Two History students have experienced life at a Chinese university as part of a prestigious academic trip to Chengdu in Sichuan Province.
Sichuan University (SCU) is one of China’s foremost research universities with more than 40,000 undergraduate students and a history that goes back to 1740. Each year it opens its doors to academics and students from all over the world for a two-week Global Immersion Programme, designed to share international perspectives and give participants the opportunity to experience education in a different cultural setting.
Dr James Renton, a Reader in History at Edge Hill University, was among 150 international academics invited to teach on the programme.
The programme is designed to expose students to expertise and different approaches to University teaching from around the world. It is a wonderful way, I think, to broaden the horizons of the excellent study body at Sichuan University, a top ten university in China, and give our own students a rare and valuable learning experience.”
The Department held a competition for students who wanted to take part in the Summer Immersion Programme. Candidates had to explain why they should be selected for the trip, as well as showing their experience or capacity for independent foreign travel and excellent academic performance.
“We work very hard in the History Department to help our students become independent thinkers with a desire to learn new ways of seeing the world. I was impressed by my students’ thirst for seizing this incredible opportunity and delighted to select Joe Powell and Patrick Boss to represent Edge Hill on this prestigious programme.”
The students enjoyed a mix of study and cultural activities designed to give them a taste of life as a Chinese university student. As well as classes on history, philosophy and religion, Joe and Patrick also took advantage of lectures on subjects as diverse as linguistics and environmental science. The programme also included trips to famous sites such as Jinsha, the home of the ancient Shu people, the Zhuge Liang Memorial Hall and the historical street of Jinli, which gave a glimpse into the China of the past.
Second year student Joe Powell said:
We took part in several lectures on elements of Chinese history, as well as Chinese views of European history, which was all new to me and very interesting. It was a great way of learning about subjects that we might not have access to otherwise.”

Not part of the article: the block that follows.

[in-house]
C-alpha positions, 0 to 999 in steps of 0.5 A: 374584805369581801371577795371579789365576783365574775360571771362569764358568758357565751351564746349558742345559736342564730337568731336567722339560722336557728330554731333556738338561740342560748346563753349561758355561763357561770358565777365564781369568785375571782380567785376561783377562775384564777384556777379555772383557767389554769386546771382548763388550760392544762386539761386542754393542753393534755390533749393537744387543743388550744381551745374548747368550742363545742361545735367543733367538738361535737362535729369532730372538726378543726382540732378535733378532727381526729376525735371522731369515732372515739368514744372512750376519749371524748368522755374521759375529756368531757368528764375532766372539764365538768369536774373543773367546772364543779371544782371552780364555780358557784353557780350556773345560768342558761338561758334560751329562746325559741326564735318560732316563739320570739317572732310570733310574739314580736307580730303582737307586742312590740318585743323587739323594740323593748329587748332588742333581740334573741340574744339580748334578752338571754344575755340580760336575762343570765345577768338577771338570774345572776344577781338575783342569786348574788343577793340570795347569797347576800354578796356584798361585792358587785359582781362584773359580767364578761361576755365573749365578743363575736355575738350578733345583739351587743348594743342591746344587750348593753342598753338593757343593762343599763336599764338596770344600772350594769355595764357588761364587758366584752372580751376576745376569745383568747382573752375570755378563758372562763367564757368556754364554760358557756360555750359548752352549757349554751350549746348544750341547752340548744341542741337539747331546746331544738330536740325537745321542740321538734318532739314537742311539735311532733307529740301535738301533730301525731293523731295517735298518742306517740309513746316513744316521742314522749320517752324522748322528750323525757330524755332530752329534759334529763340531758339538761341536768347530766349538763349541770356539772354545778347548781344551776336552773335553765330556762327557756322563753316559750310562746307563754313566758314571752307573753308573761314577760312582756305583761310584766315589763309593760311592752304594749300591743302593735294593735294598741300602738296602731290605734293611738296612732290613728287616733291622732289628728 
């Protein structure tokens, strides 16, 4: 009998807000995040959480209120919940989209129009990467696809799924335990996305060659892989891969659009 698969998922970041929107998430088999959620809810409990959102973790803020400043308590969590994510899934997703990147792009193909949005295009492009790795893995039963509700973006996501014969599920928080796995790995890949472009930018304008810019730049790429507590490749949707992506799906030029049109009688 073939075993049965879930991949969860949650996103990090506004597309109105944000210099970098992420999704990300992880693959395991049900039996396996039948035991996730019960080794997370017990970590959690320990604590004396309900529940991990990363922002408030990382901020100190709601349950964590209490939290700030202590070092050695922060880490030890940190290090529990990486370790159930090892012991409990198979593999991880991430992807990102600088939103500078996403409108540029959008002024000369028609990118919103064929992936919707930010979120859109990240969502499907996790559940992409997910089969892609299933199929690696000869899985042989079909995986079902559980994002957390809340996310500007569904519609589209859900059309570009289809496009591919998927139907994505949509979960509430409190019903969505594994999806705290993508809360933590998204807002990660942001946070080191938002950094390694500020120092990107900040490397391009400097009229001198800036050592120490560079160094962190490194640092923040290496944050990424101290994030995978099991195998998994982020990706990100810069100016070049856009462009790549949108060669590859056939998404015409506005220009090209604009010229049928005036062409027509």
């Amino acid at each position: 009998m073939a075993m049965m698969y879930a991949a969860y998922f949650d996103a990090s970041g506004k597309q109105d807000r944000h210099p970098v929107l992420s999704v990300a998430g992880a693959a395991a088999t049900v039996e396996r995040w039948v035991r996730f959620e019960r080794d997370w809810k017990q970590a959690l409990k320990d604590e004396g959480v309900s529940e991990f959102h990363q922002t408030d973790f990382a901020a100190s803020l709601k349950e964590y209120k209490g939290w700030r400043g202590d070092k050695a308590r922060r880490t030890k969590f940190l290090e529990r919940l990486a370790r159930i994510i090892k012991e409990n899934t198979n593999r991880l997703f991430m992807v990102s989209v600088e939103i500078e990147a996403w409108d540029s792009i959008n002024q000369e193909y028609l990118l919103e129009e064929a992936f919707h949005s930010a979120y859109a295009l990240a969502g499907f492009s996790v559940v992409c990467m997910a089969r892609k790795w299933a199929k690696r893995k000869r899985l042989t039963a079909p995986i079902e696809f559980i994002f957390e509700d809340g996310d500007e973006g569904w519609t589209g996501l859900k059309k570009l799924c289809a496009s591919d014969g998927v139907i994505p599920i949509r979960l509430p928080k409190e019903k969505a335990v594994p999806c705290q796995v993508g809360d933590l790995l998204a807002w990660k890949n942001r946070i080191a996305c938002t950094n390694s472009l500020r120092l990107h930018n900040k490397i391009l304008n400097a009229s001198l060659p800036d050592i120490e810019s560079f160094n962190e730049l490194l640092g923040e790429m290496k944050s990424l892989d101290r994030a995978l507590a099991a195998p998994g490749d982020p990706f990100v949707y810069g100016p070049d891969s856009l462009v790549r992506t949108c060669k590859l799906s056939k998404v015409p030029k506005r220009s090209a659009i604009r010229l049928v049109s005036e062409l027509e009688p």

“We really got into student life,” added final year student Patrick Boss, “from eating the best dumplings on campus to learning about Taoism and Buddhism. The best part of the trip, however, was visiting the panda base where we saw all ages of pandas, including newborns. China has a great enthusiasm for giant pandas and to be able to see their conservation work and the pandas up close was fantastic.”
Each student was allocated a ‘buddy’ for the duration of the programme, who acted as tour guide, study mentor, Mandarin teacher and social secretary.
They were the heart and soul of our trip. They took us to amazing sites and helped us find our way around the campus. They showed us the local side of Chengdu, as well as the main tourist spots. They were not just brilliant hosts but fantastic students too. We could tell that they had a great work ethic towards their studies that was quite inspiring.”
Both students feel the programme had a beneficial impact on their studies and plans for the future.
“The trip has impacted very positively on my studies,” said Joe. “It’s easy for people to say they can see things from an alternative point of view, but actually being immersed in someone else’s culture gives you that opportunity to see it from another angle. I will now move forward with an appreciation of the need for different cultural perspectives in my research. The experience is something I will remember for the rest of my life, and something that really whetted my appetite for travel and experiencing new cultures.”
The trip showed me that there is definitely a need for students (and Westerners as a whole) to broaden their knowledge of China. My knowledge had been based on limited information, mostly to do with where it intersected with British and American foreign policy. I wanted to rectify this by learning something about China itself, not just its history but its people as well. In the future I would like to study for a Master’s and this trip has sparked an interest in China that will definitely affect my choice of Master’s programme.”
Dr Renton, who taught a module on the fall of the British Empire attracting 100 students, summed up the trip, saying: “For me, it was a fantastic experience to teach at one of the top universities in China. I had the opportunity to meet excellent scholars from SCU, to teach students from a range of backgrounds who were fascinated to hear why the British Empire came to an end, to explore a city with a 3,000-year history, and to eat the food of Chengdu, which is protected by UNESCO as a world heritage site for gastronomy!
“Even though it has a population of about 12 million, Chengdu is a stunning place that is wonderfully green but also manages to look like a city of the future. I’m really looking forward to developing our connections with SCU, and returning to the Sichuan capital.”